The national church wielded secular power in the kingdom. Government business that required literacy was carried out by clerics, the church owned much of the land and when the king was away the Archbishop of Canterbury ruled as regent. The Concordat of London talks about the symbolic objects in the ceremony of investiture, but the change in liturgy reflects a new level of papal control over Britain. Henry I could no longer invest bishops with the symbols of Church authority, the crook and ring, as his father and brother had done, but merely receive their homage, a face-saving gesture. As before, the archbishop’s badge of office, his stole (pallium), had to be fetched from Rome. No text survives of the world's first concordat, only this summary by an eye-witness, the monk Eadmer.


Aftermath: “the sword of St. Peter”

The following year, when Henry I realised that the German king was not bound by any concordat restrictions, he decided not to observe them himself. Thereupon the pope assured him that the Germans were next:

We have indeed waited anxiously to see that uncultured race become more civilised; but as for the King, if he persists in adhering to the wicked ways of his father, he will most certainly feel the sword of St. Peter which we have already begun to draw. [5]

The result of this was the Concordat of Worms (1122), modelled on its London predecessor, which fatally weakened the power of the German king. [6] Germany became splintered among princelings, both dukes and abbots. In the course of the Middle Ages the king gradually lost even his remaining holdings as he leased his imperial estates and was obliged to grant the imperial cities ever more freedom. Germany did not recover until its unification in the 19th century.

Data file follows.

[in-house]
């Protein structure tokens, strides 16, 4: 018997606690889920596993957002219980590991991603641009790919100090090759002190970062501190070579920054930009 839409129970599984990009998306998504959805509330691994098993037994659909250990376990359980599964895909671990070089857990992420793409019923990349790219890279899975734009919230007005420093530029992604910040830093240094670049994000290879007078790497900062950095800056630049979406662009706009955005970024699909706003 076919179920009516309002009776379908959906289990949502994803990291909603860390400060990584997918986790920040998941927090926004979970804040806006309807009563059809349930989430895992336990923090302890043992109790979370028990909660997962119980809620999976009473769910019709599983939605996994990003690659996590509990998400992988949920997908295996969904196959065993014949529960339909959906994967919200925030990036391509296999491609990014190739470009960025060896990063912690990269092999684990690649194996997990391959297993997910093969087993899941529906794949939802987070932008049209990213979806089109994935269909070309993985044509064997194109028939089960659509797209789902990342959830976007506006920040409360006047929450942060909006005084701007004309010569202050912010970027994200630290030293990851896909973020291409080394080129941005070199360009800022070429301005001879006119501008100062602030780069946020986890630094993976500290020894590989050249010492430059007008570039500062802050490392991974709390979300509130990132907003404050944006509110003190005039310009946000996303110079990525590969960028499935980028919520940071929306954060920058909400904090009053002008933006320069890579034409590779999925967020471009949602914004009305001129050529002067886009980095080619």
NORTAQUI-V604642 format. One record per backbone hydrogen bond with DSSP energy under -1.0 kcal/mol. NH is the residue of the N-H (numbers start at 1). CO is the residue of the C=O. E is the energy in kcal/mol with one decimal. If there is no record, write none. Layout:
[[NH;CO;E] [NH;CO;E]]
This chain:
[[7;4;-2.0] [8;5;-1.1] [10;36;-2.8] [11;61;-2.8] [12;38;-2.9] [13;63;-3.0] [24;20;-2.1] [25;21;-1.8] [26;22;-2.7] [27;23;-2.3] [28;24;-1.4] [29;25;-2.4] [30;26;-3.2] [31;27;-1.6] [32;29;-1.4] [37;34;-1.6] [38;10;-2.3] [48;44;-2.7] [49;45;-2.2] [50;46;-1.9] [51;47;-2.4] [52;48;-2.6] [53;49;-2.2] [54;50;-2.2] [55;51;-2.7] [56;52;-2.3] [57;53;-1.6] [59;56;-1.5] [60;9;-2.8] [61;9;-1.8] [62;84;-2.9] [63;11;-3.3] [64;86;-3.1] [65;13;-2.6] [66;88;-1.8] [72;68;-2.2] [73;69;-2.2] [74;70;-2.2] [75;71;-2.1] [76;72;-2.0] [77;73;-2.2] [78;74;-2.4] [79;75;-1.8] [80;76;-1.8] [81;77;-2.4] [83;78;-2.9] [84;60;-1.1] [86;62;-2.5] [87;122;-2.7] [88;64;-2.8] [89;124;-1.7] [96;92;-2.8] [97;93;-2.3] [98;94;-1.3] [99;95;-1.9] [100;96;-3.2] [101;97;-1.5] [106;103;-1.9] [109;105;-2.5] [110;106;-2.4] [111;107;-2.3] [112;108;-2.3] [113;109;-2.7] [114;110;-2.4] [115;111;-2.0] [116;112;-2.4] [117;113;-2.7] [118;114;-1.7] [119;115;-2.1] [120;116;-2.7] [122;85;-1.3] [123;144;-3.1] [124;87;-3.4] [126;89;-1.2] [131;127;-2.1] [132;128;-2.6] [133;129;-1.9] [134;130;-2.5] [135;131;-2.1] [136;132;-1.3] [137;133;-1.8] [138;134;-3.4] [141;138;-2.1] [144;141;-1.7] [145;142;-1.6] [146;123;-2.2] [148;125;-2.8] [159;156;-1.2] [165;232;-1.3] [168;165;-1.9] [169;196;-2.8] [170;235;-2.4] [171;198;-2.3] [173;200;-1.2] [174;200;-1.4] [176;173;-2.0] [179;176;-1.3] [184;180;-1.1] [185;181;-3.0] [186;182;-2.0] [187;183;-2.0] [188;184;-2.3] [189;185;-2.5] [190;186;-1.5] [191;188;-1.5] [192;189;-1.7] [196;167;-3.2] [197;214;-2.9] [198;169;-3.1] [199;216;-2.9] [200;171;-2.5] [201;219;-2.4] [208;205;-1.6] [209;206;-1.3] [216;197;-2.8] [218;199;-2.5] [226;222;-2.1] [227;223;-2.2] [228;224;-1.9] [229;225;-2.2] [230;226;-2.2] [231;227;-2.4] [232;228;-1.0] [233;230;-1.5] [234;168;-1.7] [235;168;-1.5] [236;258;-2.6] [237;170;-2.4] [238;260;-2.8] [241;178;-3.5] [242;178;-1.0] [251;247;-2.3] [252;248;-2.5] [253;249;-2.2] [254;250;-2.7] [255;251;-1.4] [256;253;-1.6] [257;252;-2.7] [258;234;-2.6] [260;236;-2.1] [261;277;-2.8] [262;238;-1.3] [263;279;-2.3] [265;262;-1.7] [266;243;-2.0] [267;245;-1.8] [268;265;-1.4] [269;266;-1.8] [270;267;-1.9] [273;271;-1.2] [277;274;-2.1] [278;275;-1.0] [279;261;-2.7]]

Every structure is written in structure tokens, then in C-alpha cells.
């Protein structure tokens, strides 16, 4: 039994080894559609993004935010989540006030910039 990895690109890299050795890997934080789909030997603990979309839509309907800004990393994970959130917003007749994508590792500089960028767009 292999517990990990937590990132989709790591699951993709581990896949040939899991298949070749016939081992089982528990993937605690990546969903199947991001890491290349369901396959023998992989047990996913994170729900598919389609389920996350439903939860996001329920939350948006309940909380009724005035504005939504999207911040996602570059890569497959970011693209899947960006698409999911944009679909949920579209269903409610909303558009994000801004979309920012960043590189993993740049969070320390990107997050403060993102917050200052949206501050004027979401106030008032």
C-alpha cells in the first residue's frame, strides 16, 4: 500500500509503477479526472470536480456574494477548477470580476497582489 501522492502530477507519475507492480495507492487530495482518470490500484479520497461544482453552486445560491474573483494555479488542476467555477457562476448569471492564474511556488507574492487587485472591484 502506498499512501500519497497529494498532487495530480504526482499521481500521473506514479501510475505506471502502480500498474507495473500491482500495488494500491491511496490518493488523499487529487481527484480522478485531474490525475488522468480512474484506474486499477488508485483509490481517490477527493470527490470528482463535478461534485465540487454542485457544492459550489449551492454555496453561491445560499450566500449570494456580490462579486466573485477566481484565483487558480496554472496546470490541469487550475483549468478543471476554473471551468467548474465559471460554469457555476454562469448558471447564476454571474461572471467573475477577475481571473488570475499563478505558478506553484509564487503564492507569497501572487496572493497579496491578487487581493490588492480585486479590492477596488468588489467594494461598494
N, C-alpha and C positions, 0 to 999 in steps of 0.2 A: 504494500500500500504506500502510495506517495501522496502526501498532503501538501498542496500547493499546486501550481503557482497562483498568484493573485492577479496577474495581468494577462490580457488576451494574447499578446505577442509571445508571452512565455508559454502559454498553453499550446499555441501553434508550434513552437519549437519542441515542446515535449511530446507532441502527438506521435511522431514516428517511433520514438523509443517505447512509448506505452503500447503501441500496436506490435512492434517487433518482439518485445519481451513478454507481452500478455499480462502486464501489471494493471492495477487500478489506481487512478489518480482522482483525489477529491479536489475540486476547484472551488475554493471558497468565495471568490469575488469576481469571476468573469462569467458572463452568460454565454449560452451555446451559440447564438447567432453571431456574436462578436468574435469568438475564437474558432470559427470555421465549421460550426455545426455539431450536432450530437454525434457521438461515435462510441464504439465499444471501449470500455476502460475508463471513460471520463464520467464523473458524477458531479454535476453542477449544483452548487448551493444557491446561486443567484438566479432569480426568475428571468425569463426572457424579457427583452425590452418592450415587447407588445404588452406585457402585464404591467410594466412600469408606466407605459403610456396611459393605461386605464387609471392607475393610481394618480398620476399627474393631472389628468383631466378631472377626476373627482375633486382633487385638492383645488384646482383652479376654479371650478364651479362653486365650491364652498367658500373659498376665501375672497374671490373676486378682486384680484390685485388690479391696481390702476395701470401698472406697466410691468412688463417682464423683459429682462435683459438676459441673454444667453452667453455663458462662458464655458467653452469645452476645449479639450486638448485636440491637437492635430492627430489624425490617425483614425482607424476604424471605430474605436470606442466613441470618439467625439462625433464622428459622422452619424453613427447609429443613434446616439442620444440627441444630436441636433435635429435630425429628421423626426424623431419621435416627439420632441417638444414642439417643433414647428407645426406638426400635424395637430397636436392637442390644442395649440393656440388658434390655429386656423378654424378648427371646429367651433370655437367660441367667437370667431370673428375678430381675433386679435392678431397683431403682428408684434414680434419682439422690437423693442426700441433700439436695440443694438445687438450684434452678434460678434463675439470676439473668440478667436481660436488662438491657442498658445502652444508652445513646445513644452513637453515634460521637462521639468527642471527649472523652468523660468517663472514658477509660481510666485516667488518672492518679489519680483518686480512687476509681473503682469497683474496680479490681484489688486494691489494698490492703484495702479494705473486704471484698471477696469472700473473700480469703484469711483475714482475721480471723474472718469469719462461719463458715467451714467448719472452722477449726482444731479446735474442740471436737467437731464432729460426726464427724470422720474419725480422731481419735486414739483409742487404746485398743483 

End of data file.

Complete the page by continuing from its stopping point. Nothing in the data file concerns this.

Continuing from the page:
Notes 

1. Terry Jones and Alan Ereira, Terry Jones’ Medieval Lives, (BBC Books, 2004), p. 7.

2. Lester B. Orfield, The Growth of Scandinavian Law, University of Pennsylvania Press, 1953, p. 37.

3. The Catholic Encyclopedia acknowledges London as the first concordat, however, today the Vatican doesn't mention it. There are many possible reasons for preferring to call the German Concordat of Wurms the first one: the present pope is German, Germany still has concordats and the 900th anniversary of the German one is coming up in 2022. On the other hand, the London concordat got cancelled by the Reformation and, although the Vatican lost its text, a published account of the negotiations still exists which, in pious prose, outlines Vatican tactics:  Eadmer's History of Recent Events in England [Historia novorum in Anglia], translated by Geoffrey Bosanquet, (London, 1964).

4. Terry Jones and Alan Ereira, Terry Jones’ Medieval Lives, (BBC Books, 2004), p. 97.

5. Paschal II to Anselm (Archbishop of Canterbury), 12 October 1108. G. Bosanquet, ed., Eadmer's History of Recent Events in England, (London, 1964), p. 217.

6. Dr. Stefan Grathoff, “Zur geschichtlichen Entwicklung am Mittelrhein”. http://www.regionalgeschichte.net/hauptportal/bibliothek/texte/geschichte-mittelrhein.html